Mike Conley will need time to integrate into Timberwolves lineup

Mandatory Credit: Nick Wosika-USA TODAY Sports
Mandatory Credit: Nick Wosika-USA TODAY Sports /
2 of 3
Minnesota Timberwolves News Timberwolves roster Mike Conley
Mandatory Credit: Troy Taormina-USA TODAY Sports /

It’s now or never

So the Timberwolves, realizing that the time was now or never, pushed the button and activated the trade machine before the deadline. The Timberwolves off-loaded PG D’Angelo Russell for the final 24 games of the 2022-23 NBA season. In exchange, the Timberwolves acquired three second-round NBA draft picks, Jazz PG Mike Conley, and SG Nickeil Alexander-Walker. While Alexander-Walker’s contract expires at the end of this season, the Timberwolves will have another season with Conley running the floor.

Will Conley have enough time to get fully integrated into the Timberwolves roster? That is a huge question and remains to be seen.  Some good news is the fact that he played, and started, for the Utah Jazz team in the past that performed very well. In fact, since the 2019-20 NBA season, he was the teammate of Utah Jazz star shooting guard Donovan Mitchell and center Rudy Gobert. In fact, they competed on the same Jazz roster for three NBA seasons.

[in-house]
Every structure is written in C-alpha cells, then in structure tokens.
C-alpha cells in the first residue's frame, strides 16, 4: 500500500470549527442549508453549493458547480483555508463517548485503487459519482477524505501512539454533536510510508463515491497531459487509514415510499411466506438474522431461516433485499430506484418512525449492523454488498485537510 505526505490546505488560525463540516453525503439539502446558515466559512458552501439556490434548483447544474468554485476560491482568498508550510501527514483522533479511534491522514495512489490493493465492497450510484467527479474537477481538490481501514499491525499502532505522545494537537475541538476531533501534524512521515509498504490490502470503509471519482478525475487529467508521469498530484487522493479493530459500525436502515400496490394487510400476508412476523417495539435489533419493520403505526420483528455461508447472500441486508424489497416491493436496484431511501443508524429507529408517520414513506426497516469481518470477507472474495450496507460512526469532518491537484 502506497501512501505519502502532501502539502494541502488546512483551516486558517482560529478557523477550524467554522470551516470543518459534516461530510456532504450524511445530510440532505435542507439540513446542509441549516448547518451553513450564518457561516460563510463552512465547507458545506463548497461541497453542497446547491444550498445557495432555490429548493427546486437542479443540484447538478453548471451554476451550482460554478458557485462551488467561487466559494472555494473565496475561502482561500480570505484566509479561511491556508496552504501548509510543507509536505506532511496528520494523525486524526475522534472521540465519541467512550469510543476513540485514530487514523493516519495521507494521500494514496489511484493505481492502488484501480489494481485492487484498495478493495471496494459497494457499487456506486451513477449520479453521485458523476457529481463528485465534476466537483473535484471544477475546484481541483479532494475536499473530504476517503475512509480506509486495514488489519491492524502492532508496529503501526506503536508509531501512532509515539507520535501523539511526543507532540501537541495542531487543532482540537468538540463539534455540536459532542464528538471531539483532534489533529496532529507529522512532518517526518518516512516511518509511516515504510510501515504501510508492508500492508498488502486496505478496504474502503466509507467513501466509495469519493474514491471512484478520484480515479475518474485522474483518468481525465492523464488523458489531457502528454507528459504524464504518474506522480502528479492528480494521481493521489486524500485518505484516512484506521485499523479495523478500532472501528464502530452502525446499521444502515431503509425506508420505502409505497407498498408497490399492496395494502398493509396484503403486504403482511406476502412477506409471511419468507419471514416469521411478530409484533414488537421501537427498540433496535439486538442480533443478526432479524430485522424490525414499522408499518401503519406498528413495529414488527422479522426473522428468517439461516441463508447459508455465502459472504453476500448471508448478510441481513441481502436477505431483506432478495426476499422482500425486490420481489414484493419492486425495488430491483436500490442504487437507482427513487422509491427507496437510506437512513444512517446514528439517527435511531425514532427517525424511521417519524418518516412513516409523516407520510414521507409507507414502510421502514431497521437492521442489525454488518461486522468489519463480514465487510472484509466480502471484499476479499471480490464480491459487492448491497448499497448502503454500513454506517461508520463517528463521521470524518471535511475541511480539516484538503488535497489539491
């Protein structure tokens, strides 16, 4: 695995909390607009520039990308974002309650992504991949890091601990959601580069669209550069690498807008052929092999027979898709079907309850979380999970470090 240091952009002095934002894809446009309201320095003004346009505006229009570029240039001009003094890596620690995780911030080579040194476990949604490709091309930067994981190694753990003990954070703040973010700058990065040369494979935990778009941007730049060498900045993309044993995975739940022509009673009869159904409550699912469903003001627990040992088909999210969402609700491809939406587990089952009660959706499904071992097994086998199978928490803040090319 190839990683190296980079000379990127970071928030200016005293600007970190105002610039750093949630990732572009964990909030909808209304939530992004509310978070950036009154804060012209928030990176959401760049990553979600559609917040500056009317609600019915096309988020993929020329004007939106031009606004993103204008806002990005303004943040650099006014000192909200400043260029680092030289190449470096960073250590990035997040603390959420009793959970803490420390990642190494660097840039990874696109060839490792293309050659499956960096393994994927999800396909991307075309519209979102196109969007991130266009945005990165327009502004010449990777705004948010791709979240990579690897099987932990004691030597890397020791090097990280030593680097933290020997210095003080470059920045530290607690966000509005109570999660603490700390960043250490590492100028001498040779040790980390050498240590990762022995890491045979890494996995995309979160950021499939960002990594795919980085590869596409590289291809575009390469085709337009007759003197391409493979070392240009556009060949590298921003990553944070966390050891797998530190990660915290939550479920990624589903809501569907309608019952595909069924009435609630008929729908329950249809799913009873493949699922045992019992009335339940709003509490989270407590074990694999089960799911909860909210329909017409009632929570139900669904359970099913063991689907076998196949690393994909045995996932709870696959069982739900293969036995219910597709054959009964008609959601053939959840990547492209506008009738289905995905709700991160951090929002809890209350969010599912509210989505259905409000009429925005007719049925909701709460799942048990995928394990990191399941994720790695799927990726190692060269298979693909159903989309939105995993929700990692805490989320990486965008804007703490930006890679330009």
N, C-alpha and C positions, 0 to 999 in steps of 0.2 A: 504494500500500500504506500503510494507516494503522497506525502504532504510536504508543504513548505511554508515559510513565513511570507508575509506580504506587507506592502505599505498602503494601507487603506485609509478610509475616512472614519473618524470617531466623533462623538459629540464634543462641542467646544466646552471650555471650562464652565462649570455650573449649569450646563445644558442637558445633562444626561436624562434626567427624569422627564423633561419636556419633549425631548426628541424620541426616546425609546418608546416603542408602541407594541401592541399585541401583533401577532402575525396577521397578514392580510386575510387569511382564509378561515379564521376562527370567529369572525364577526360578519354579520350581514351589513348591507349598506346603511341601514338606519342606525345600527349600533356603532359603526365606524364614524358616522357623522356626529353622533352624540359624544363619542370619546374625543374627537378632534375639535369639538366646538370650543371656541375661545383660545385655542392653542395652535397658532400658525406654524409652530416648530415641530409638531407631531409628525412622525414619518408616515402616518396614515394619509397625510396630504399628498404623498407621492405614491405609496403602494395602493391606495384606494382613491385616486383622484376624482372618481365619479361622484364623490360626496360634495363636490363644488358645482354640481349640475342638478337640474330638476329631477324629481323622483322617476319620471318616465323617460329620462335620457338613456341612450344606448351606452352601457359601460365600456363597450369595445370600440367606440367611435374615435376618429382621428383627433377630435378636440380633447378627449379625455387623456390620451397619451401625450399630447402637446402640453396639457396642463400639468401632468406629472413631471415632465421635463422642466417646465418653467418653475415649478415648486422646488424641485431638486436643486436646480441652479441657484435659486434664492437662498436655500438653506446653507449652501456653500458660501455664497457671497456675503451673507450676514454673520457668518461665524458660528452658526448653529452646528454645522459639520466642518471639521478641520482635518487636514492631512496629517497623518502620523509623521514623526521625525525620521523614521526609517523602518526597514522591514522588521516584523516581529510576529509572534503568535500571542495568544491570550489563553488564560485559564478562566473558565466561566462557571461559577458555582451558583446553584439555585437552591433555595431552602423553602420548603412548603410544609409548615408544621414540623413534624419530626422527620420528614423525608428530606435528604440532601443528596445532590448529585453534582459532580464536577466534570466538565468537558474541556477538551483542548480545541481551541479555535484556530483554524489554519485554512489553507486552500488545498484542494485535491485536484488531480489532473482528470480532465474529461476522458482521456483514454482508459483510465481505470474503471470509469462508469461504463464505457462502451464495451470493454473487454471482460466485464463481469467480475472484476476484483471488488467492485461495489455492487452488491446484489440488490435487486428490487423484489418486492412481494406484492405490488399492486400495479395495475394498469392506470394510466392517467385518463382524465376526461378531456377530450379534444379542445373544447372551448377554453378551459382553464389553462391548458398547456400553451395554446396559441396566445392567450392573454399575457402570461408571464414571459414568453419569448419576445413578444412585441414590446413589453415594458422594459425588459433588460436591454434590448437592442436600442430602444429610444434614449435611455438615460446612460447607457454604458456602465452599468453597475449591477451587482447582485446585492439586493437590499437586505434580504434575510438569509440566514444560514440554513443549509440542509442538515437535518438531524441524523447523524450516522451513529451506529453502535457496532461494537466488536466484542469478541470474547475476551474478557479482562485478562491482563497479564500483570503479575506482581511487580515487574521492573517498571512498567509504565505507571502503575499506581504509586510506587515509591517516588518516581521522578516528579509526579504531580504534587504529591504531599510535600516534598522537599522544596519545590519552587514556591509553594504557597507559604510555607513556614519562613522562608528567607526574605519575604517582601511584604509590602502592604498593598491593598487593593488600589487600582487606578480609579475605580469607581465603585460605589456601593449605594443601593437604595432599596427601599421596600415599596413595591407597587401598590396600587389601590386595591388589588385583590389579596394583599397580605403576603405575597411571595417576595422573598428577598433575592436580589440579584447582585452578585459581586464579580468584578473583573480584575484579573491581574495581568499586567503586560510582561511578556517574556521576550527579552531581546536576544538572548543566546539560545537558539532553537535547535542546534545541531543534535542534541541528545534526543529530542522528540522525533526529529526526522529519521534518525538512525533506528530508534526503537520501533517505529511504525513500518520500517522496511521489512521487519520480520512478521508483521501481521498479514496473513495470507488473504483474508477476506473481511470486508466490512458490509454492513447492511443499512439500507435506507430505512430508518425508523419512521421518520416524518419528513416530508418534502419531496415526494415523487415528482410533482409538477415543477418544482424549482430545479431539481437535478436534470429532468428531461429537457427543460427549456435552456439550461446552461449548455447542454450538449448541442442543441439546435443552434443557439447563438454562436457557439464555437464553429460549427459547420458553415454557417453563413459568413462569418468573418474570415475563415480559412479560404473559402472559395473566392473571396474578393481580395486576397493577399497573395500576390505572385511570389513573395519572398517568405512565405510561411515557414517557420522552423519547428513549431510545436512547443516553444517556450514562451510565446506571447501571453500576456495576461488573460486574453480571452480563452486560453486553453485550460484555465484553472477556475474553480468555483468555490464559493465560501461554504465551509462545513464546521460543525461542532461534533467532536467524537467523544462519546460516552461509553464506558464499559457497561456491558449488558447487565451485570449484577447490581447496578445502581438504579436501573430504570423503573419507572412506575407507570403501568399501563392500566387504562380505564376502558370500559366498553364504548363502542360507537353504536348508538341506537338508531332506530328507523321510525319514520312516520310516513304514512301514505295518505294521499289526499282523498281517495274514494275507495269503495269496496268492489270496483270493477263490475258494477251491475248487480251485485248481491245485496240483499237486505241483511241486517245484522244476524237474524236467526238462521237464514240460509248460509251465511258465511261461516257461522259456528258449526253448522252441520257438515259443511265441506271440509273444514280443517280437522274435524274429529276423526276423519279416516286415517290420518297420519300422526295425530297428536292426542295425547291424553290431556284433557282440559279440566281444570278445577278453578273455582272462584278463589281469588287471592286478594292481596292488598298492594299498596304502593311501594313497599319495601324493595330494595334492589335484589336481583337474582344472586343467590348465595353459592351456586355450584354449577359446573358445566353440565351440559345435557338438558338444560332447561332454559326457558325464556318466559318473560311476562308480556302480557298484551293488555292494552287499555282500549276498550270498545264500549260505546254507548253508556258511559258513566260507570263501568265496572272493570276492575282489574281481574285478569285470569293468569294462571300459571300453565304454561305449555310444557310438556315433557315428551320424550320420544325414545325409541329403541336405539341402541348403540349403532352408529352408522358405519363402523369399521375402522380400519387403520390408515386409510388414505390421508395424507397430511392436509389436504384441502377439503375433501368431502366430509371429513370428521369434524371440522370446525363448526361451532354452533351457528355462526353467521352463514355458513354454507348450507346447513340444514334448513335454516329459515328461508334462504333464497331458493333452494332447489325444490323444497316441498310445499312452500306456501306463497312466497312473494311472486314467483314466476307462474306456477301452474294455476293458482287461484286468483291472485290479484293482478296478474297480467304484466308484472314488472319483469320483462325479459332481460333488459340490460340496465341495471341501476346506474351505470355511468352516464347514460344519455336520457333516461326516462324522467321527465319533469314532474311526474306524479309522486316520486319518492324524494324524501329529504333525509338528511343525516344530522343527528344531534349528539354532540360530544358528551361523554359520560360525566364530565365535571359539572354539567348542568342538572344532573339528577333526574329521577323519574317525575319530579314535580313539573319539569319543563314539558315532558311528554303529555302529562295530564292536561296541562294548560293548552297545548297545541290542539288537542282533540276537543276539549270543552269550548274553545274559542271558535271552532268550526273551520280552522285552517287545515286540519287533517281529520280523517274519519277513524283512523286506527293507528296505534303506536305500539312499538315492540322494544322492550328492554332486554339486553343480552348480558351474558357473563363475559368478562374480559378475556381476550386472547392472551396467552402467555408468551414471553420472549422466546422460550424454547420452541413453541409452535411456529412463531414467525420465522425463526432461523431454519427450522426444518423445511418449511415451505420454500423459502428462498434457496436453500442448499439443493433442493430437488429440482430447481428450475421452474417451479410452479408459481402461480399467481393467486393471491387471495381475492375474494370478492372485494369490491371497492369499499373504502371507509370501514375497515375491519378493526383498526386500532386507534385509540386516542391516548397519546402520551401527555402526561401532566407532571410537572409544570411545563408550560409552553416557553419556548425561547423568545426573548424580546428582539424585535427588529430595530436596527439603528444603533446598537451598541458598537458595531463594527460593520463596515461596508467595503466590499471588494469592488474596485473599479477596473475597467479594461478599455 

The Utah Jazz Triad

In their three seasons together, Gobert-Conley-Mitchell helped lead the Utah Jazz to records of 44-28 (2019-20), 52-20 (2020-21), and 49-33 (2021-22).  While the Minnesota Timberwolves are not the Utah Jazz, you could make an argument with the acquisition of both Gobert and Conley that the Timberwolves front office is trying to take the best pieces of that Utah Jazz roster that was close-but-no-weo and improve upon it to get the new Timberwolves roster ahead of the curve.

The two biggest disparities between the current Timberwolves team and the successful Jazz lineups is the fact that the Jazz turned out to be much more effective at sinking their perimeter shots. They shot 38.5 percent accuracy from the perimeter, while the Timberwolves are only hitting 35.6 percent of their three-pointers. Another difference is the fact that the Jazz rebounded more effectively than the Timberwolves. The Jazz averaged 48.3 rebounds per game, while the Timberwolves have only mustered 41.4 rebounds per game.